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Summary: The Galatian converts defined themselves as children of Abraham; but Paul reminds them that Abraham had two kinds of children, one by a handmaid (Hagar), and one by a freewoman (Sarah).

November 23, 2013

The Epistle of Paul the Apostle to the Galatians

Tom Lowe

Chapter III.C.2: An Appeal from Allegory (4:21-31)

Galatians 4.21-31 (KJV)

The Historical Facts

21 Tell me, you who want to be under the law, are you not aware of what the law says?

22 For it is written that Abraham had two sons, one by the slave woman and the other by the free woman.

23 His son by the slave woman was born in the ordinary way; but his son by the free woman was born as the result of a promise.

Perhaps the best way to understand this historical account is to go over briefly the biblical narrative of Abrahams experiences recorded in Genesis 12-21. We will trace the events which Paul is using as the basis for his argument for Christian liberty using his age as our point of reference.

Age 75—Abram is called by God and told to go to Canaan, and God makes him several promises, including the assurance that he will have many descendants (Ge. 12.1-9). Abraham’s wife Sarah is barren, but she and Abraham have been hoping and praying for children. Childlessness, particularly the failure to bear sons was a disgrace that caused sorrow in the home. God had not answered their prayers, because He was waiting until both of them were “as good as dead;” then he would perform the miracle of sending them a son (Rom. 4.16-25).

Age 85—Sarah seems to have given up hope, because the son God promised them had not yet arrived, and she was far past the age of for bearing children. Now this is shocking to us, she asks Abraham to marry her handmaid, Hagar, and to have a son by her; she would regret this later. This was a legal act in that ancient society, but it was not acceptable in God’s eyes. But Abraham did as she asked and married Hagar (Ge. 16.1-3).

Age 86—Hagar is soon pregnant, and, of course, Sarah becomes Jealous! There is friction and discontent within the household, which results in Sarah throwing Hagar out of the home. But the Lord intercedes on behalf of Hagar; He sends her back and promises to take care of her and her son. The new son is born when Abraham is 86 and he calls him Ishmael (Ge 16.4-16).

Age 99—Once again the Lord speaks to Abraham and promises him that he will have a son by Sarah, and tells him to name the child Isaac. Later Got appears to Sarah and He reaffirms the promise He made to her as well (Ge. 17-18).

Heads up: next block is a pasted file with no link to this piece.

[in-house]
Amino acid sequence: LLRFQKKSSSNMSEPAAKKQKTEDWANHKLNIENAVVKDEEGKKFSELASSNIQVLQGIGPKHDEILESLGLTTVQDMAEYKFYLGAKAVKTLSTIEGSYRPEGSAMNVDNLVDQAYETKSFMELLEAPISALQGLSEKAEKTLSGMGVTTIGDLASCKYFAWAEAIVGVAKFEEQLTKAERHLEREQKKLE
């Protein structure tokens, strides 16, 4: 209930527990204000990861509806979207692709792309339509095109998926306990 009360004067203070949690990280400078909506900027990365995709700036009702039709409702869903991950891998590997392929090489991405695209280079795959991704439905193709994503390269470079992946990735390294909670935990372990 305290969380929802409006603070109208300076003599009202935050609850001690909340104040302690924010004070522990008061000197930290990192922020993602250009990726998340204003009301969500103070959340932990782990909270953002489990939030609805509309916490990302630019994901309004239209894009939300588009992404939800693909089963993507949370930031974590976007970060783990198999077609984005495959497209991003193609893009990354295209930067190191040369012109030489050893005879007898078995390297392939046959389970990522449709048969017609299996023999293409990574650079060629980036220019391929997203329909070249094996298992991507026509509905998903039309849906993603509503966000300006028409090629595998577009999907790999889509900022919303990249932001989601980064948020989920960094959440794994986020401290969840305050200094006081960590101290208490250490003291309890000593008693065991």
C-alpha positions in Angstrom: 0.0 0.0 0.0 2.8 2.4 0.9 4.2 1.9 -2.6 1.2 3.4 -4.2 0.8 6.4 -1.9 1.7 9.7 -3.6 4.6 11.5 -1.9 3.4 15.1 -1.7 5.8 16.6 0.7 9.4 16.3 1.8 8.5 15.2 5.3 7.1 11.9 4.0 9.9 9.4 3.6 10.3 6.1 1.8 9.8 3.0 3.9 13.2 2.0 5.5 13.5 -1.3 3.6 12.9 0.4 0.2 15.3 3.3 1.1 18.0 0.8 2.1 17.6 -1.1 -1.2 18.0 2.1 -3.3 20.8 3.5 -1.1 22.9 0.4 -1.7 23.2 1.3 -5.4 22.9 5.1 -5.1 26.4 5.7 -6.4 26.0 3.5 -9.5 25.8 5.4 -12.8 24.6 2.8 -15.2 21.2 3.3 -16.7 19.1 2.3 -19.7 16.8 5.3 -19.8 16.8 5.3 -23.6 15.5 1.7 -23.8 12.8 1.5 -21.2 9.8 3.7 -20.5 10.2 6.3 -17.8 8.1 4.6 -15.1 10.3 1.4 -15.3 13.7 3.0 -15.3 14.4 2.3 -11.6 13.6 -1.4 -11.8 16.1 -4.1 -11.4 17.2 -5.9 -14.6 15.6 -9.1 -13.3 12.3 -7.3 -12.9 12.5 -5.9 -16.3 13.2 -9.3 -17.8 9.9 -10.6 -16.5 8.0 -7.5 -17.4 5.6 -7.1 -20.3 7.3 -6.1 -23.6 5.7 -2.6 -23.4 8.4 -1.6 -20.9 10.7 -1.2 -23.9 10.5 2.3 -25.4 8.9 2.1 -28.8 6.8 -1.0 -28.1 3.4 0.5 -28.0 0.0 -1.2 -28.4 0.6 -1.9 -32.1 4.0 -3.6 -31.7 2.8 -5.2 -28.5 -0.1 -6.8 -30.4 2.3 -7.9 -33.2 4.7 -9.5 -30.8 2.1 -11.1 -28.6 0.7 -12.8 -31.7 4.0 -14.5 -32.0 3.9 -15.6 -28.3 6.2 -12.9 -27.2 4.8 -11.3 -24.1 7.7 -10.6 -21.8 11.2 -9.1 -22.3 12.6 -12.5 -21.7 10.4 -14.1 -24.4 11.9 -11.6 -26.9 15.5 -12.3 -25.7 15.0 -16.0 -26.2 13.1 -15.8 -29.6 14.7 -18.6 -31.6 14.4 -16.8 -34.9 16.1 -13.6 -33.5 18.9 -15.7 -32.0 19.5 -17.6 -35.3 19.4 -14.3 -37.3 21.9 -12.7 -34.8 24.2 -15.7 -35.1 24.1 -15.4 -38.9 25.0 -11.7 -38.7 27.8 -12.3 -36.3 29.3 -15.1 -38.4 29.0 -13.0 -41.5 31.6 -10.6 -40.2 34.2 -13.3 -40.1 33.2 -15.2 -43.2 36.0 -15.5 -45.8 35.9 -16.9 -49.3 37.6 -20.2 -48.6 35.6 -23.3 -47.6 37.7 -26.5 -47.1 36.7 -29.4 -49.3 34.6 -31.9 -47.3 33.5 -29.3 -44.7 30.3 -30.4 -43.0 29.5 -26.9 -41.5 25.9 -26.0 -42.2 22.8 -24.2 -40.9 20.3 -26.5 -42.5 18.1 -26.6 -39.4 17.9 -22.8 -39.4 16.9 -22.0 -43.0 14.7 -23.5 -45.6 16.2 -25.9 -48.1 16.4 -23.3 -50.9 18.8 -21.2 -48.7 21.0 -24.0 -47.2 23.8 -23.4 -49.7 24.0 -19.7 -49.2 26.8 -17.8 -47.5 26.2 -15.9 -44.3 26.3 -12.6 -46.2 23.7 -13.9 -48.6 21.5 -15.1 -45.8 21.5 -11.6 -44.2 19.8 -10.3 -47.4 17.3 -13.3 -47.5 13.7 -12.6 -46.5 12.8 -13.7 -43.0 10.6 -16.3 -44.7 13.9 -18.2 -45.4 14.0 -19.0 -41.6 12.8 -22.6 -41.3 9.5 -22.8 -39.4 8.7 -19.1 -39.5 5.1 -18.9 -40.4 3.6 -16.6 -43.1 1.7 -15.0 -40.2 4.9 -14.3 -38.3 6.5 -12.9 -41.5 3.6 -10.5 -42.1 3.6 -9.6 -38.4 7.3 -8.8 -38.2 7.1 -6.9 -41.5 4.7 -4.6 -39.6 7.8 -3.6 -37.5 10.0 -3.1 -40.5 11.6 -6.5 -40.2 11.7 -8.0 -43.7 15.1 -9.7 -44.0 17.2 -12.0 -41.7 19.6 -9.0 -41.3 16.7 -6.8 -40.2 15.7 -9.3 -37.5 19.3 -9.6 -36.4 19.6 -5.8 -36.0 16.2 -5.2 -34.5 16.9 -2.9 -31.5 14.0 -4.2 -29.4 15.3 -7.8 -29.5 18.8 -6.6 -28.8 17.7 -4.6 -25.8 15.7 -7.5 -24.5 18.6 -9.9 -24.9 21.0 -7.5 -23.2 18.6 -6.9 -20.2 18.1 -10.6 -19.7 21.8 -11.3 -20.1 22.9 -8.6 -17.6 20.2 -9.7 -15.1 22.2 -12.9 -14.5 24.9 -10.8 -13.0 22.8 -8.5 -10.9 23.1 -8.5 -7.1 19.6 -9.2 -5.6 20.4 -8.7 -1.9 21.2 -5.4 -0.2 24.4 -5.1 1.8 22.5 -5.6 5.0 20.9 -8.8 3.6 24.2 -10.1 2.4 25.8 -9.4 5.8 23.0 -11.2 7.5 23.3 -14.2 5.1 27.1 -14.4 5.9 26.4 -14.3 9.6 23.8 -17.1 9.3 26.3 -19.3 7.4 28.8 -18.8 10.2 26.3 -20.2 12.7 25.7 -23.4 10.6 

Age 100—The son of promise is born, and they name him Isaac (“laughter”), just as God had commanded. But, everything is not all happiness and joy in the home, because the arrival of the new child creates a new problem for this family—Ishmael has a rival. For fourteen years Ishmael had been Abraham’s only son and Abraham loved and spoiled him. Ishmael views Isaac as a rival and his reaction to the new son threatens to split the home. The extraordinary thing in this Genesis story is that Sarah was over ninety years old when Isaac was born.

Age 103—It was customary for the Jews to wean their children when they were around three years old, and they made it a big occasion. At the least, Ishmael begins to ridicule Isaac (Ge. 21.8), and to make trouble in the home. There is only one solution to the problem, and it’s one that will be painful for all concerned; Hagar and Ishmael must go. Abraham sends them away because that is what the Lord tells him to do, but it breaks his heart (Ge. 21.9-14).

On the surface, this narrative seems to simply picture a family with a problem, which is nothing unusual for any age. But when you scratch the surface you can see what lies just below the surface; implications that carry tremendous spiritual power. Abraham, Sarah, and Hagar, Isaac, and Ishmael represent spiritual realities; and their relationships teach us some important lessons.

The story of Abraham and Hagar and the birth of Ishmael after the flesh is not a mere incident in the history of Abraham but is recorded to teach a far deeper, more profound lesson. It is this—Ishmael was born of the will of the flesh and revealed Abraham’s terrible failure and weakness in trying to help God fulfill His promise to give him a son. Abraham had given up hope that Sarah would give birth to a seed. But God had promised to give Abraham a seed, and so Abraham seeks to help God keep his promise by producing a seed through Sarah’s handmaid Hagar—a symbol of bondage, failure, and doubt. This act of Abraham, says Paul, is illustrative of Man’s attempt to please God by the works of the Law. Hagar corresponds to the Law. Ishmael is representative of the works of the flesh.

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